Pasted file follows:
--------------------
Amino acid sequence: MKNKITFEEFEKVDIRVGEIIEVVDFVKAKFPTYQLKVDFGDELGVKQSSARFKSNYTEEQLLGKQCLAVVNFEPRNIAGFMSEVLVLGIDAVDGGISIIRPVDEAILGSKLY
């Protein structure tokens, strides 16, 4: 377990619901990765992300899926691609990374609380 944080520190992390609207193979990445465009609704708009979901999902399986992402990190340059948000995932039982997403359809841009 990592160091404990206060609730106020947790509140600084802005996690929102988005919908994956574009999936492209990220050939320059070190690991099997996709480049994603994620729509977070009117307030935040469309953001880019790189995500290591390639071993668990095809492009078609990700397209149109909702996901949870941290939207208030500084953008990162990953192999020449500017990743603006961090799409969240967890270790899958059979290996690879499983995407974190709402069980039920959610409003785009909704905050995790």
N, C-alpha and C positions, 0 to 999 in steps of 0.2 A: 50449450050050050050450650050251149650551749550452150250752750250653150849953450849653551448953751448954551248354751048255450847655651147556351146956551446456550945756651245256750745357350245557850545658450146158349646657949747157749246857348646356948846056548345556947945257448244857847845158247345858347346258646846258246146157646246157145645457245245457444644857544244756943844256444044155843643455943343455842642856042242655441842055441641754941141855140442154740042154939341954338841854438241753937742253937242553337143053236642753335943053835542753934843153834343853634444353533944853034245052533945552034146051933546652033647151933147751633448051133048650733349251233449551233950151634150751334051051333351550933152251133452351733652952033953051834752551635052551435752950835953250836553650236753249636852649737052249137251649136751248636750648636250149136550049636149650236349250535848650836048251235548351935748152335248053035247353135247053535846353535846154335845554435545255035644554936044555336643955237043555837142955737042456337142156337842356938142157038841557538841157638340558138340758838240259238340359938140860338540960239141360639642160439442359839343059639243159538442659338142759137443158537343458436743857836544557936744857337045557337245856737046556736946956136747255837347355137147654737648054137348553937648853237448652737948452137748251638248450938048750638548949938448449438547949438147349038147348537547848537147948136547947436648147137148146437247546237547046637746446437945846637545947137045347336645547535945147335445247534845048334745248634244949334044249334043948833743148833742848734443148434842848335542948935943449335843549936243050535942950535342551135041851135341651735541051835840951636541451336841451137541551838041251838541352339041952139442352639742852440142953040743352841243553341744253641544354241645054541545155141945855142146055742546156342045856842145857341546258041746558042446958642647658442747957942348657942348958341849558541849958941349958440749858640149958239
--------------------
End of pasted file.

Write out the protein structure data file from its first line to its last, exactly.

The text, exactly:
Amino acid sequence: MKNKITFEEFEKVDIRVGEIIEVVDFVKAKFPTYQLKVDFGDELGVKQSSARFKSNYTEEQLLGKQCLAVVNFEPRNIAGFMSEVLVLGIDAVDGGISIIRPVDEAILGSKLY
């Protein structure tokens, strides 16, 4: 377990619901990765992300899926691609990374609380 944080520190992390609207193979990445465009609704708009979901999902399986992402990190340059948000995932039982997403359809841009 990592160091404990206060609730106020947790509140600084802005996690929102988005919908994956574009999936492209990220050939320059070190690991099997996709480049994603994620729509977070009117307030935040469309953001880019790189995500290591390639071993668990095809492009078609990700397209149109909702996901949870941290939207208030500084953008990162990953192999020449500017990743603006961090799409969240967890270790899958059979290996690879499983995407974190709402069980039920959610409003785009909704905050995790």
N, C-alpha and C positions, 0 to 999 in steps of 0.2 A: 50449450050050050050450650050251149650551749550452150250752750250653150849953450849653551448953751448954551248354751048255450847655651147556351146956551446456550945756651245256750745357350245557850545658450146158349646657949747157749246857348646356948846056548345556947945257448244857847845158247345858347346258646846258246146157646246157145645457245245457444644857544244756943844256444044155843643455943343455842642856042242655441842055441641754941141855140442154740042154939341954338841854438241753937742253937242553337143053236642753335943053835542753934843153834343853634444353533944853034245052533945552034146051933546652033647151933147751633448051133048650733349251233449551233950151634150751334051051333351550933152251133452351733652952033953051834752551635052551435752950835953250836553650236753249636852649737052249137251649136751248636750648636250149136550049636149650236349250535848650836048251235548351935748152335248053035247353135247053535846353535846154335845554435545255035644554936044555336643955237043555837142955737042456337142156337842356938142157038841557538841157638340558138340758838240259238340359938140860338540960239141360639642160439442359839343059639243159538442659338142759137443158537343458436743857836544557936744857337045557337245856737046556736946956136747255837347355137147654737648054137348553937648853237448652737948452137748251638248450938048750638548949938448449438547949438147349038147348537547848537147948136547947436648147137148146437247546237547046637746446437945846637545947137045347336645547535945147335445247534845048334745248634244949334044249334043948833743148833742848734443148434842848335542948935943449335843549936243050535942950535342551135041851135341651735541051835840951636541451336841451137541551838041251838541352339041952139442352639742852440142953040743352841243553341744253641544354241645054541545155141945855142146055742546156342045856842145857341546258041746558042446958642647658442747957942348657942348958341849558541849958941349958440749858640149958239